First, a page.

IMPS is an Interactive Mathematical Proof System developed at The MITRE Corporation by W. Farmer, J. Guttman, and J. Thayer. For a technical overview of the system, see [11].

The manual consists of three parts:

- (1)
*Introductory Material.*This part should definitely be read first. Chapter 3, ``A Brief Tutorial,'' provides a quick way to start using IMPS.- (2)
*User's Guide.*This part describes how to use IMPS, particularly, how to build theories.- (3)
*Reference Manual.*

IMPS aims at computational support for traditional techniques of mathematics. It is based on three observations about rigorous mathematics:

- Mathematics emphasizes the axiomatic method. Characteristics of mathematical structures are summarized in axioms. Theorems are derived for all structures satisfying the axioms. Frequently, a clever change of perspective shows that a structure is an instance of another theory, thus also bringing its theorems to bear.
- Many branches of mathematics emphasize functions, including partial functions. Moreover, the classes of objects studied may be nested, as are the integers and the reals; or overlapping, as are the bounded functions and the continuous functions.
- Proof proceeds by a blend of computation and formal inference.

Moreover, LUTINS allows subtypes to be included within types. Thus, for instance, the natural numbers form a subtype of the reals, and the continuous (real) functions a subtype of the functions from reals to reals. The subtyping mechanism facilitates machine deduction, because the subtype of an expression gives some immediate information about the expression's value, if it is defined at all. Moreover, many theorems have restrictions that can be stated in terms of the subtype of a value, and the theorem prover can be programmed to handle these assertions using special algorithms.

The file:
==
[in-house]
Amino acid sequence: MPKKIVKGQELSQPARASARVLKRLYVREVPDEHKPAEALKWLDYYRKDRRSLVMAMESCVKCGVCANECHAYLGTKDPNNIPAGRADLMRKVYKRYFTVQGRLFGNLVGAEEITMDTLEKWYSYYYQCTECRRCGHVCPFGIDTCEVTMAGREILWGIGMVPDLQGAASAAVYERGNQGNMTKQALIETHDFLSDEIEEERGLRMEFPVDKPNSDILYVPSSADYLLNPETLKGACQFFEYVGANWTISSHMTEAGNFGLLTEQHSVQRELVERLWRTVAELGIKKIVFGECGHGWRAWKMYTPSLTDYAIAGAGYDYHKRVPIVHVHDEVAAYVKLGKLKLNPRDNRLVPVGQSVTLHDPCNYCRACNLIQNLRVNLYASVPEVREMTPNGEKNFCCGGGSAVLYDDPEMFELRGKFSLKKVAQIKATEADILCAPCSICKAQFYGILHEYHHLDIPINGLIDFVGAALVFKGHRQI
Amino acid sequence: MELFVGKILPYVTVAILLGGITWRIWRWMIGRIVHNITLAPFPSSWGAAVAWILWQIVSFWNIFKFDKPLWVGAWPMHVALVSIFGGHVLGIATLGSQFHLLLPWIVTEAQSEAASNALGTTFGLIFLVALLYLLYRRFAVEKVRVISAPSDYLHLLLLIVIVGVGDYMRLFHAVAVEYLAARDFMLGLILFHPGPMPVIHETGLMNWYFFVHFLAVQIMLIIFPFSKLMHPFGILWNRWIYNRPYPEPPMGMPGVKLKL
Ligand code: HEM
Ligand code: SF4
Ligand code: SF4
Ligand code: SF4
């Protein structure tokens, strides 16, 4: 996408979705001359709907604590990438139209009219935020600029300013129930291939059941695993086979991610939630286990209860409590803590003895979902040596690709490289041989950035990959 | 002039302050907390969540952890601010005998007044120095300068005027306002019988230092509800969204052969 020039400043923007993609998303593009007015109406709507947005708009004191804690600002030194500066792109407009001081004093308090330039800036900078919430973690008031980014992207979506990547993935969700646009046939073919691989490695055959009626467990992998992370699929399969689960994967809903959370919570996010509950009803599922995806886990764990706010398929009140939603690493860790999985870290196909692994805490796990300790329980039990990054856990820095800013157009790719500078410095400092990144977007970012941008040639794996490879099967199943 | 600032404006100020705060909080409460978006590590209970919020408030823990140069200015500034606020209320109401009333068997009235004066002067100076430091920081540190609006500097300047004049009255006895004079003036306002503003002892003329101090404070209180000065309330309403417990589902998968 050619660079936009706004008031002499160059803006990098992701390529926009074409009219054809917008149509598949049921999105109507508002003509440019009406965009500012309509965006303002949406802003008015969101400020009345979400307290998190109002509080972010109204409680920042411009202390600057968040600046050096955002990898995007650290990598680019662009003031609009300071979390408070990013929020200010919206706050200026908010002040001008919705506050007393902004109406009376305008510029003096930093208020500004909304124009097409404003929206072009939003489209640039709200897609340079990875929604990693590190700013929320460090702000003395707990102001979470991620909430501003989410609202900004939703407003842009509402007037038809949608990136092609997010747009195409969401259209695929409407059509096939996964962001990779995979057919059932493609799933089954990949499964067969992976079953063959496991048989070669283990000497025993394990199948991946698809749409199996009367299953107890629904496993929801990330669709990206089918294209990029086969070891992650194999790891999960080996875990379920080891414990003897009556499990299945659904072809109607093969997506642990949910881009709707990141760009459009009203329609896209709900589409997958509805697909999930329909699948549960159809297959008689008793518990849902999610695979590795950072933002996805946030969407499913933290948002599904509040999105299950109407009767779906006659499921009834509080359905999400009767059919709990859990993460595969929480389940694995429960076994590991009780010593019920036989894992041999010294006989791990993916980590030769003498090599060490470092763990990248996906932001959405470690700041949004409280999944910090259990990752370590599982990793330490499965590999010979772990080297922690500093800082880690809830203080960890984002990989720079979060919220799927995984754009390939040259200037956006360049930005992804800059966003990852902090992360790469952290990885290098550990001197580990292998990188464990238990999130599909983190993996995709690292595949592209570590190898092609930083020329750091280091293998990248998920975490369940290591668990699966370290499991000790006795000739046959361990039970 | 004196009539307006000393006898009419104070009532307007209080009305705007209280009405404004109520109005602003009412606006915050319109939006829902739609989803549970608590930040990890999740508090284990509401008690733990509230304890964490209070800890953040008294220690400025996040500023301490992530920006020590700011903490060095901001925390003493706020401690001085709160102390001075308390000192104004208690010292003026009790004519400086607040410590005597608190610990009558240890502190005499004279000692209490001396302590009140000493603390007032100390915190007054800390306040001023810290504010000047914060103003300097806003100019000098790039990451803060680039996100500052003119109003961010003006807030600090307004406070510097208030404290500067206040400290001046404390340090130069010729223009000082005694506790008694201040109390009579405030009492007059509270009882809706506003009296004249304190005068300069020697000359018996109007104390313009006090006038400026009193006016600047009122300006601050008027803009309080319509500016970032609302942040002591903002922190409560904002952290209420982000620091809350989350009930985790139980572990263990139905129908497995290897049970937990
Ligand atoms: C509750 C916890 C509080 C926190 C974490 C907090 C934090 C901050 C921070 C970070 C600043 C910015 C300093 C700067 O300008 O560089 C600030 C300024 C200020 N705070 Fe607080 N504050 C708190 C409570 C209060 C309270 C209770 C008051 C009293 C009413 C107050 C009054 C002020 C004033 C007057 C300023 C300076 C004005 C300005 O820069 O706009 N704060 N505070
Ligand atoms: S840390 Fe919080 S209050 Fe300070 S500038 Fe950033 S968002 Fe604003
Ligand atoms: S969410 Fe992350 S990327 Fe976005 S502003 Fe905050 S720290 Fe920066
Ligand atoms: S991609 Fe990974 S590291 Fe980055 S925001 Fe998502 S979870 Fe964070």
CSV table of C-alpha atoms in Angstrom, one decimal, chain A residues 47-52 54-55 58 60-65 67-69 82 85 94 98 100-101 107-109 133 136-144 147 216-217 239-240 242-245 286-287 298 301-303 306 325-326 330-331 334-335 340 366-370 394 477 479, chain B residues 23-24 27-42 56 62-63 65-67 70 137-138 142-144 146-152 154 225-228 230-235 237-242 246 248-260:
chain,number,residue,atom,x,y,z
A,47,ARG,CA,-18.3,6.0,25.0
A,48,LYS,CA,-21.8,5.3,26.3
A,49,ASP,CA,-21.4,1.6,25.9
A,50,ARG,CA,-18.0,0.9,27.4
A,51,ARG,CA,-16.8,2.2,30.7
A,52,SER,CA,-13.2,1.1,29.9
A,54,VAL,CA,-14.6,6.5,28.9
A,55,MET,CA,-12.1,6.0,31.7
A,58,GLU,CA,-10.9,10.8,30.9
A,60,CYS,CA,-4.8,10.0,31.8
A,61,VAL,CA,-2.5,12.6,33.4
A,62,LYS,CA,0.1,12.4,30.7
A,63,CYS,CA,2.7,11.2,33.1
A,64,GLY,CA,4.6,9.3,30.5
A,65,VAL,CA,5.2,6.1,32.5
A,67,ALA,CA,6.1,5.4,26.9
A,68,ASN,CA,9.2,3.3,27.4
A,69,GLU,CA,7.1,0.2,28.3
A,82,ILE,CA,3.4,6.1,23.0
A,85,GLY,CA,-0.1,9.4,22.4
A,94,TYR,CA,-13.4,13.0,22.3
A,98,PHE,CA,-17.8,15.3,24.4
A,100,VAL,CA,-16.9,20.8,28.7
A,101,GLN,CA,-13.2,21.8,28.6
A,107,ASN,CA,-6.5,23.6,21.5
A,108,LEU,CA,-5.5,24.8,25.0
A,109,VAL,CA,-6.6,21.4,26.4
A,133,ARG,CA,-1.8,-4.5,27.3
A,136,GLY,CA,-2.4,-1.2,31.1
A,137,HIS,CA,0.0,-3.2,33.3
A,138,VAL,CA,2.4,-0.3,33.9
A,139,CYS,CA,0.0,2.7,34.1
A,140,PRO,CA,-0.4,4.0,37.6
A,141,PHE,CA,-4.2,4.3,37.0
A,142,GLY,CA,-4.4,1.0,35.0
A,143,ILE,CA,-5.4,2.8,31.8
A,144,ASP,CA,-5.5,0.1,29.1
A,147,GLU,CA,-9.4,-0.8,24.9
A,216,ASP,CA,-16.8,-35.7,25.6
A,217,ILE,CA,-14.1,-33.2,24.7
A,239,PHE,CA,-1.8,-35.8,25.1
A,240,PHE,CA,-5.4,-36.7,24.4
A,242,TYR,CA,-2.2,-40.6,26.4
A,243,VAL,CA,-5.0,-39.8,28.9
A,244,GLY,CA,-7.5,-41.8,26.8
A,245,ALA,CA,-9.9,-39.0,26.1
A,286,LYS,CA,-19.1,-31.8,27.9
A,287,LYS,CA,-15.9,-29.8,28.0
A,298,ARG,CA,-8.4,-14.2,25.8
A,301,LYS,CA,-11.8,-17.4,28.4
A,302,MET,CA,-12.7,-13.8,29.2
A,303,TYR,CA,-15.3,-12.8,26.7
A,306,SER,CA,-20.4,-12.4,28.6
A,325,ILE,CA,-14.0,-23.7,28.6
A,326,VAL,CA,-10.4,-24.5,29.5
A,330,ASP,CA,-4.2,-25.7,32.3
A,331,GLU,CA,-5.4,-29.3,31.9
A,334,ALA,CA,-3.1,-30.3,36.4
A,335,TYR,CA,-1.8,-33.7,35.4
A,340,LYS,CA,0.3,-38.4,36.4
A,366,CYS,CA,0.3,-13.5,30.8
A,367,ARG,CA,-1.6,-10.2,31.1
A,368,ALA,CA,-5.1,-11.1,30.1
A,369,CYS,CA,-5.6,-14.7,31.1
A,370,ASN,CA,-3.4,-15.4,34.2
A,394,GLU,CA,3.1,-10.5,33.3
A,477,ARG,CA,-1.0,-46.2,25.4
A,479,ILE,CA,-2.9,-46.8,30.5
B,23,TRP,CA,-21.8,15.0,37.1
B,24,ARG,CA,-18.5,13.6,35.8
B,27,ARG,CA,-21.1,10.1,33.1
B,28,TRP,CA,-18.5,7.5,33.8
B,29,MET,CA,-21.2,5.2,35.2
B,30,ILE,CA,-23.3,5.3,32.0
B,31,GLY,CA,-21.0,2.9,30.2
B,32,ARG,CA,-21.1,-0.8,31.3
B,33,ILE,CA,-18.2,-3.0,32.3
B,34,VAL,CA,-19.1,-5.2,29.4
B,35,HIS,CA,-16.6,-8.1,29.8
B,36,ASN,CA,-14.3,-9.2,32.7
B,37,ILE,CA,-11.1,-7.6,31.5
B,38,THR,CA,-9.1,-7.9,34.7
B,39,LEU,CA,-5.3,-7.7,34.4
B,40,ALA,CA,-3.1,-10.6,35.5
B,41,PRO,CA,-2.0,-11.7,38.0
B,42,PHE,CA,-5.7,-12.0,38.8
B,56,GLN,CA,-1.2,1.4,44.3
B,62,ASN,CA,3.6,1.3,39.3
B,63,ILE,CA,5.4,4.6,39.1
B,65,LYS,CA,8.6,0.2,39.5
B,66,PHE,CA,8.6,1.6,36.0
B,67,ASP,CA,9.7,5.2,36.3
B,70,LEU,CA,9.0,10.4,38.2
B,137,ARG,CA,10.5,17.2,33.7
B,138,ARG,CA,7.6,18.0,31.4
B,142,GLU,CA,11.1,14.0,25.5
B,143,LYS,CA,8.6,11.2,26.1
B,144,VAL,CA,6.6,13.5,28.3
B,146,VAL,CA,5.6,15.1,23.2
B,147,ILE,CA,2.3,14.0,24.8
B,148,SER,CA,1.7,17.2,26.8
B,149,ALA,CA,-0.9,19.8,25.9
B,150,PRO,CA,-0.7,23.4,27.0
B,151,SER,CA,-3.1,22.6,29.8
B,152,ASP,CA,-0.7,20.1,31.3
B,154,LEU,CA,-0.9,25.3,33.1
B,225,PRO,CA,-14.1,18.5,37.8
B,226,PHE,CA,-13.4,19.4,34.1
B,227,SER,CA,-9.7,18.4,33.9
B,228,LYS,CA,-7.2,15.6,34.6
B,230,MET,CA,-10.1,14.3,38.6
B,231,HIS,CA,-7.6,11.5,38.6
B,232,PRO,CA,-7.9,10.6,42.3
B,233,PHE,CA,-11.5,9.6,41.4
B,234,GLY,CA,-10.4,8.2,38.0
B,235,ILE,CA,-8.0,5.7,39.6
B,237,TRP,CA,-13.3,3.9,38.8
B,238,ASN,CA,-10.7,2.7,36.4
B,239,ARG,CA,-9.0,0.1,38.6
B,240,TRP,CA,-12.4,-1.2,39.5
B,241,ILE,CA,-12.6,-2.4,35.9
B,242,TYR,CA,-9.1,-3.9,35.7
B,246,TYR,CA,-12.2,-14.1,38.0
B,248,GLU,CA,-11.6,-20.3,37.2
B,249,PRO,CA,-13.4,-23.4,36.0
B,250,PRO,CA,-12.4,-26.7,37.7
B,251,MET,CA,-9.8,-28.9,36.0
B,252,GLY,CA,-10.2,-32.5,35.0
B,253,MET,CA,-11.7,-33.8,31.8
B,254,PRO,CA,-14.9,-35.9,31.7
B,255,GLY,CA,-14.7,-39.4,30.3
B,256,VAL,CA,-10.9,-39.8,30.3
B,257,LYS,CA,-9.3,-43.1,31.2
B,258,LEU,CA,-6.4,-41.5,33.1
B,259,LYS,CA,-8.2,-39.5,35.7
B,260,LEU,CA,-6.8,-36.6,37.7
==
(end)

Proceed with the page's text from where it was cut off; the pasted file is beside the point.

This subtyping mechanism interacts well with the type theory only because functions may be partial. If is a subtype of , while is a subtype of , then is a subtype of . In particular, it contains just those partial functions that are never defined for arguments outside , and which never yield values outside .

The mathematician devotes considerable effort to proving lemmas that justify computational procedures. Although these are frequently equations or conditional equations, they are sometimes more complicated quantified expressions, and sometimes they involve other relations, such as ordering relations. Once the lemmas are available, they are used repeatedly to transform expressions of interest. Algorithms justified by the lemmas may also be used; the algorithm for differentiating polynomials, for example. The mathematician has no interest in those parts of a formal derivation that ``implement'' these processes within predicate logic.

On the other hand, to understand the structure of a proof (or especially, a partial proof attempt), the mathematician wants to see the premises and conclusions of the informative formal inferences.

Thus, the right sort of proof is broader than the logician's notion of a formal derivation in, say, a Gentzen-style formal system. In addition to purely formal inferences, IMPS also allows inferences based on sound computations. They are treated as atomic inferences, even though a pure formalization might require hundreds of Gentzen-style formal inference steps. We believe that this more inclusive conception makes IMPS proofs more informative to its users.